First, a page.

G.e is a vector of length n_eigenvectors \(\le\) G.N containing the Laplacian eigenvalues. The largest eigenvalue is stored in G.lmax. The eigenvectors are stored as column vectors of G.U in the same order that the eigenvalues. Finally, the coherence of the Fourier basis is found in G.coherence.
References
See [Chu97].
Examples
>>> G = graphs.Torus() >>> G.compute_fourier_basis(n_eigenvectors=64) >>> G.U.shape (256, 64) >>> G.e.shape (64,) >>> G.compute_fourier_basis() >>> G.U.shape (256, 256) >>> G.e.shape (256,) >>> G.lmax == G.e[1] True >>> G.coherence < 1 True
 compute_laplacian(lap_type='combinatorial')[source]¶
Compute a graph Laplacian.
For undirected graphs, the combinatorial Laplacian is defined as
\[L = D  W,\]where \(W\) is the weighted adjacency matrix and \(D\) the weighted degree matrix. The normalized Laplacian is defined as
\[L = I  D^{1/2} W D^{1/2},\]where \(I\) is the identity matrix.
For directed graphs, the Laplacians are built from a symmetrized version of the weighted adjacency matrix that is the average of the weighted adjacency matrix and its transpose. As the Laplacian is defined as the divergence of the gradient, it is not affected by the orientation of the edges.
For both Laplacians, the diagonal entries corresponding to disconnected nodes (i.e., nodes with degree zero) are set to zero.
Once computed, the Laplacian is accessible by the attribute
L
. Parameters
 lap_type{‘combinatorial’, ‘normalized’}
The kind of Laplacian to compute. Default is combinatorial.
Examples
Combinatorial and normalized Laplacians of an undirected graph.
>>> graph = graphs.Graph([ ... [0, 2, 0], ... [2, 0, 1], ... [0, 1, 0], ... ]) >>> graph.compute_laplacian('combinatorial') >>> graph.L.toarray() array([[ 2., 2., 0.], [2., 3., 1.], [ 0., 1., 1.]]) >>> graph.compute_laplacian('normalized') >>> graph.L.toarray() array([[ 1. , 0.81649658, 0. ], [0.81649658, 1. , 0.57735027], [ 0. , 0.57735027, 1. ]])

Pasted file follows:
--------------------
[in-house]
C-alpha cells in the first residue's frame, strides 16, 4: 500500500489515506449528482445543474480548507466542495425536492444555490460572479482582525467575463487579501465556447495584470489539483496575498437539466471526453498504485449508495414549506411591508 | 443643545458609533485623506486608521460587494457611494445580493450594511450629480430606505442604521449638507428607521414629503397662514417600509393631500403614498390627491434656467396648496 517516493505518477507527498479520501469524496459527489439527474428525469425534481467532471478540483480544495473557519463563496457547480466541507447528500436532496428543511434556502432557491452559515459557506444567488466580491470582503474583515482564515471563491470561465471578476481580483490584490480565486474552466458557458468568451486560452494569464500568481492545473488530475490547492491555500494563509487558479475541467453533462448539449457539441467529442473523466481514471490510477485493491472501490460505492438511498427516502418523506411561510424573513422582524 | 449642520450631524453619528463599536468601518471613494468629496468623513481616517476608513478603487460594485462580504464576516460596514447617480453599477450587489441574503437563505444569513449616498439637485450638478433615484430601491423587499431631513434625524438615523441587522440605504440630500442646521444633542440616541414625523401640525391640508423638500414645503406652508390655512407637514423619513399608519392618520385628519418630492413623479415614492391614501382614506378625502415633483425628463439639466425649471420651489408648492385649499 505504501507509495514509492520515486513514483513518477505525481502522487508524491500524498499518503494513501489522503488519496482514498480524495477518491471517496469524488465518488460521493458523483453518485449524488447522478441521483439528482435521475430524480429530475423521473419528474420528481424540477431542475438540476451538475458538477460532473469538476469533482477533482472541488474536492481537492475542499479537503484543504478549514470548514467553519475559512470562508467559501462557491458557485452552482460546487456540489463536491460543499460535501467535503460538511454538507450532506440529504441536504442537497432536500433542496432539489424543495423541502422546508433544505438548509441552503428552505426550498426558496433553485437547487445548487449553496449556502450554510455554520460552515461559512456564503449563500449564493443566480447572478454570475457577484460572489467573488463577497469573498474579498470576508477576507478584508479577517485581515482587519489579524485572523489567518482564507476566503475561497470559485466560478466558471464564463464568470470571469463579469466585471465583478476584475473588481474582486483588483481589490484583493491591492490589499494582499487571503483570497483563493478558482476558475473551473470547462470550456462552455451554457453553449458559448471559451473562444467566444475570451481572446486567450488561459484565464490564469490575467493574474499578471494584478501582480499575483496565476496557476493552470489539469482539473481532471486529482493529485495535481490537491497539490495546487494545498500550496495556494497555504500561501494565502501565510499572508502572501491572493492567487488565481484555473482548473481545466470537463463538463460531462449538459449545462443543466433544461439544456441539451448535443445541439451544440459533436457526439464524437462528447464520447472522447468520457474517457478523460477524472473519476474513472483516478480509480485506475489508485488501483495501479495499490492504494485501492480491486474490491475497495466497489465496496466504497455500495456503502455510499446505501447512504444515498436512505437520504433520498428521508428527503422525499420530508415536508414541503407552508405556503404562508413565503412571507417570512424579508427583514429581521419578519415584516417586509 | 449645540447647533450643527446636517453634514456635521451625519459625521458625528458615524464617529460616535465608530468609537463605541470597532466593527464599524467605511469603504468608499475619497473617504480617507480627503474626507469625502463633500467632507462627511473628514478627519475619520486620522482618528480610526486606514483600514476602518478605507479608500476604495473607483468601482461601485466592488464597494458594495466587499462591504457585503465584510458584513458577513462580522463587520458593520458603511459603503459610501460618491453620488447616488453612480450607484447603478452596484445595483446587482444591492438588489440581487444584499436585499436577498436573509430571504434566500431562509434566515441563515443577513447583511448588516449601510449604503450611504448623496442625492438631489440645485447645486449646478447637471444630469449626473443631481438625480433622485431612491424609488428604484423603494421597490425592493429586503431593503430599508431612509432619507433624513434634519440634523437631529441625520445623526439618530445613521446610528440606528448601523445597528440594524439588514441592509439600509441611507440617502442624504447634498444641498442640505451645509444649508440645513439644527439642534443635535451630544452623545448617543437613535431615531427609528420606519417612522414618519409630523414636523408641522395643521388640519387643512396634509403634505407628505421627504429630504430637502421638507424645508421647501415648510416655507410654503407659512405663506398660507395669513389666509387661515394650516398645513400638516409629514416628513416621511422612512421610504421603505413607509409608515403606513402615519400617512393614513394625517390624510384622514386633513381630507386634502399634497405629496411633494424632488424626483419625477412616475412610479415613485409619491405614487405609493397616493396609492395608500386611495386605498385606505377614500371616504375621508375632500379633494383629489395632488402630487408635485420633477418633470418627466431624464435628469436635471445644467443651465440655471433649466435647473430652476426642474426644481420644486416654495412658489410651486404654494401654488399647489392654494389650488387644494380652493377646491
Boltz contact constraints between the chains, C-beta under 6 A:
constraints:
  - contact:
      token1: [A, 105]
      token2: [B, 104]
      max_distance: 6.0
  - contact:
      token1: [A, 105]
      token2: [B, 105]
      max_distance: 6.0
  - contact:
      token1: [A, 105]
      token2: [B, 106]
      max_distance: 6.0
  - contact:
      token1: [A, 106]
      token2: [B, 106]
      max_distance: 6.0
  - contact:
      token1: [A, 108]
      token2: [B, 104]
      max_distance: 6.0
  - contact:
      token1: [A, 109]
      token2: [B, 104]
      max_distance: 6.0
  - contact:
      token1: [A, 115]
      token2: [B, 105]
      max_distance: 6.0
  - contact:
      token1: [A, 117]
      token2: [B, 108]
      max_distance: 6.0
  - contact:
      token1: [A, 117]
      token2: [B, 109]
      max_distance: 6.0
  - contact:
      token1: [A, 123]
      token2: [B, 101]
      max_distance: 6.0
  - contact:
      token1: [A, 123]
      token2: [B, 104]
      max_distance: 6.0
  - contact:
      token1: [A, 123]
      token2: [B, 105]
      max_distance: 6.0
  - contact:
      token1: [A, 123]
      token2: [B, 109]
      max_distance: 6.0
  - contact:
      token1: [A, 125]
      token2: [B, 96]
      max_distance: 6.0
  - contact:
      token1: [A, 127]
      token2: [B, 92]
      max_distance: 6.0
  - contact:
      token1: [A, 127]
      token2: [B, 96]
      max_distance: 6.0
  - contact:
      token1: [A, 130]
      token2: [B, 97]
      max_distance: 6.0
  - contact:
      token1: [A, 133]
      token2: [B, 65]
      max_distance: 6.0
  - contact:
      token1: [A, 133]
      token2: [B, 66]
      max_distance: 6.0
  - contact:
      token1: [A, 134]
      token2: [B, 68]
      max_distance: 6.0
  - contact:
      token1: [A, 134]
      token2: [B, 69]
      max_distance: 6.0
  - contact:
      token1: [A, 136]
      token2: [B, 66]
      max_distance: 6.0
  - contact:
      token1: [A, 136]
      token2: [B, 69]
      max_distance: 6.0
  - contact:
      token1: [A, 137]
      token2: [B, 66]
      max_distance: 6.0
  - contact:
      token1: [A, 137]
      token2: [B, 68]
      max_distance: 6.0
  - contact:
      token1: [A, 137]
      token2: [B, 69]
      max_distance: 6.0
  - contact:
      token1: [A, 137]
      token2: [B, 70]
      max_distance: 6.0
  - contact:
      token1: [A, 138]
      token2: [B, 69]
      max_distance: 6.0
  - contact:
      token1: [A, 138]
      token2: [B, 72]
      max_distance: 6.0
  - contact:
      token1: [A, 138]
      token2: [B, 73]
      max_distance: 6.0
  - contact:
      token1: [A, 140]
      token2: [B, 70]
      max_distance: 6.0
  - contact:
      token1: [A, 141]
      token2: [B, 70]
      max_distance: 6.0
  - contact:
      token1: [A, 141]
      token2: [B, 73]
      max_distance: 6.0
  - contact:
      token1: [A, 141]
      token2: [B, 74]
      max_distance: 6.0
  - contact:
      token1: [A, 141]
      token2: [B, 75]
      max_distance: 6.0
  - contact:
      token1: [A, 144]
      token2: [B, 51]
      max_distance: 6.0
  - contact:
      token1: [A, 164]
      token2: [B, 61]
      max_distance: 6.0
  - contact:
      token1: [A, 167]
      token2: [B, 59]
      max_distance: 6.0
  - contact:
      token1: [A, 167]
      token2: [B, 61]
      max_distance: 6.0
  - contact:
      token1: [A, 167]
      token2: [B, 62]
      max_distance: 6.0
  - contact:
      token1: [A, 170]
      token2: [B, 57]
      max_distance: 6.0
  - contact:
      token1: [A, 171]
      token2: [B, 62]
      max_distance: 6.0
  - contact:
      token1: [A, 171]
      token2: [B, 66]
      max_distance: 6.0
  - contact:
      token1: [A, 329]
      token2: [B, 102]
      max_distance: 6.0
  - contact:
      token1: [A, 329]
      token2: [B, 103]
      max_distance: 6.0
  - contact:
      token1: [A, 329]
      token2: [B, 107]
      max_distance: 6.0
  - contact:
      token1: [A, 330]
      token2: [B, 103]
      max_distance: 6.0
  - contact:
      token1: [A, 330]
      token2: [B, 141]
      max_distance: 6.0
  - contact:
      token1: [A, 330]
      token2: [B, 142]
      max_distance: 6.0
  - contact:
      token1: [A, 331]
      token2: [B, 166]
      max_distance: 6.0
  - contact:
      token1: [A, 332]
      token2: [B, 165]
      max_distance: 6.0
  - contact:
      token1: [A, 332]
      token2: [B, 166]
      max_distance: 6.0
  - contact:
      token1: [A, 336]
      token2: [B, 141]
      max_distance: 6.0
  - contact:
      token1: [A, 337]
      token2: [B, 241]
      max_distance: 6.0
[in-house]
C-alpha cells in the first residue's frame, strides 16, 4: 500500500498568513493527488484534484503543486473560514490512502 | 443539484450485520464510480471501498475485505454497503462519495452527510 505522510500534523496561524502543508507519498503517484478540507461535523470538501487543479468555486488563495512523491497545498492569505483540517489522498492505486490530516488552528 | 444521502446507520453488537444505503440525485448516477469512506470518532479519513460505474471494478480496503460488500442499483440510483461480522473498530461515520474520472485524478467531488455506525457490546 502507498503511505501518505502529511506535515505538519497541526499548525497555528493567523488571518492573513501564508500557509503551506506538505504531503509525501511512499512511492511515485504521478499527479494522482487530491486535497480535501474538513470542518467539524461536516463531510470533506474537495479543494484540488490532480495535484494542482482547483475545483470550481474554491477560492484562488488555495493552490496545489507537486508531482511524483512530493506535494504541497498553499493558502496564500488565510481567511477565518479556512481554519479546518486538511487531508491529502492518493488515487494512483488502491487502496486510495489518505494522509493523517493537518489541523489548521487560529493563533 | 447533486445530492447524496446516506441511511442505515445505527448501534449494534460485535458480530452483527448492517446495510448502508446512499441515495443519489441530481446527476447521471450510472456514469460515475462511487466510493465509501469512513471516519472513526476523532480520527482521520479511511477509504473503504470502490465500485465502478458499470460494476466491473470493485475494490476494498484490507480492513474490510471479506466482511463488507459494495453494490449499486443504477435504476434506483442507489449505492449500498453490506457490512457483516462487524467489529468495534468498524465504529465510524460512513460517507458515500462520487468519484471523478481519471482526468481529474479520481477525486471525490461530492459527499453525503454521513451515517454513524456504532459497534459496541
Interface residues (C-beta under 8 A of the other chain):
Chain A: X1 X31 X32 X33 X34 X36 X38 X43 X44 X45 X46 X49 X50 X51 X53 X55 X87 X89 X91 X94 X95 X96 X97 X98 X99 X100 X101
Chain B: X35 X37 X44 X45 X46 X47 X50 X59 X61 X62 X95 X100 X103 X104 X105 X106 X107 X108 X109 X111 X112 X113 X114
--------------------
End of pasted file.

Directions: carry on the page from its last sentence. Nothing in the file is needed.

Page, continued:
Combinatorial and normalized Laplacians of a directed graph.
>>> graph = graphs.Graph([ ... [0, 2, 0], ... [2, 0, 1], ... [0, 0, 0], ... ]) >>> graph.compute_laplacian('combinatorial') >>> graph.L.toarray() array([[ 2. , 2. , 0. ], [2. , 2.5, 0.5], [ 0. , 0.5, 0.5]]) >>> graph.compute_laplacian('normalized') >>> graph.L.toarray() array([[ 1. , 0.89442719, 0. ], [0.89442719, 1. , 0.4472136 ], [ 0. , 0.4472136 , 1. ]])
The Laplacian is defined as the divergence of the gradient. See
compute_differential_operator()
for details.>>> graph = graphs.Path(20) >>> graph.compute_differential_operator() >>> L = graph.D.dot(graph.D.T) >>> np.all(L.toarray() == graph.L.toarray()) True
The Laplacians have a bounded spectrum.
>>> G = graphs.Sensor(50) >>> G.compute_laplacian('combinatorial') >>> G.compute_fourier_basis() >>> 1e10 < G.e[0] < 1e10 < G.e[1] < 2*np.max(G.dw) True >>> G.compute_laplacian('normalized') >>> G.compute_fourier_basis() >>> 1e10 < G.e[0] < 1e10 < G.e[1] < 2 True
 dirichlet_energy(x)[source]¶
Compute the Dirichlet energy of a signal defined on the vertices.
The Dirichlet energy of a signal \(x\) is defined as
\[x^\top L x = \ \nabla_\mathcal{G} x \_2^2 = \frac12 \sum_{i,j} W[i, j] (x[j]  x[i])^2\]for the combinatorial Laplacian, and
\[x^\top L x = \ \nabla_\mathcal{G} x \_2^2 = \frac12 \sum_{i,j} W[i, j] \left( \frac{x[j]}{d[j]}  \frac{x[i]}{d[i]} \right)^2\]for the normalized Laplacian, where \(d\) is the weighted degree
dw
, \(\nabla_\mathcal{G} x = D^\top x\) and \(D\) is the differential operatorD
. Seegrad()
for the definition of the gradient \(\nabla_\mathcal{G}\). Parameters
 xarray_like
Signal of length
n_vertices
living on the vertices.
 Returns
 energyfloat
The Dirichlet energy of the graph signal.
See also
grad
compute the gradient of a vertex signal
Examples
Nondirected graph:
>>> graph = graphs.Path(5, directed=False) >>> signal = [0, 2, 2, 4, 4] >>> graph.dirichlet_energy(signal) 8.0 >>> # The Dirichlet energy is indeed the squared norm of the gradient. >>> graph.compute_differential_operator() >>> graph.grad(signal) array([2., 0., 2., 0.])
Directed graph:
>>> graph = graphs.Path(5, directed=True) >>> signal = [0, 2, 2, 4, 4] >>> graph.dirichlet_energy(signal) 4.0 >>> # The Dirichlet energy is indeed the squared norm of the gradient. >>> graph.compute_differential_operator() >>> graph.grad(signal) array([1.41421356, 0. , 1.41421356, 0. ])
 div(y)¶
Compute the divergence of a signal defined on the edges.
The divergence \(z\) of a signal \(y\) is defined as
\[z = \operatorname{div}_\mathcal{G} y = D y,\]where \(D\) is the differential operator
D
.The value of the divergence on the vertex \(v_i\) is
\[z[i] = \sum_k D[i, k] y[k] = \sum_{\{k,j  e_k=(v_j, v_i) \in \mathcal{E}\}} \sqrt{\frac{W[j, i]}{2}} y[k]  \sum_{\{k,j  e_k=(v_i, v_j) \in \mathcal{E}\}} \sqrt{\frac{W[i, j]}{2}} y[k]\]for the combinatorial Laplacian, and
\[z[i] = \sum_k D[i, k] y[k] = \sum_{\{k,j  e_k=(v_j, v_i) \in \mathcal{E}\}} \sqrt{\frac{W[j, i]}{2 d[i]}} y[k]  \sum_{\{k,j  e_k=(v_i, v_j) \in \mathcal{E}\}} \sqrt{\frac{W[i, j]}{2 d[i]}} y[k]\]for the normalized Laplacian.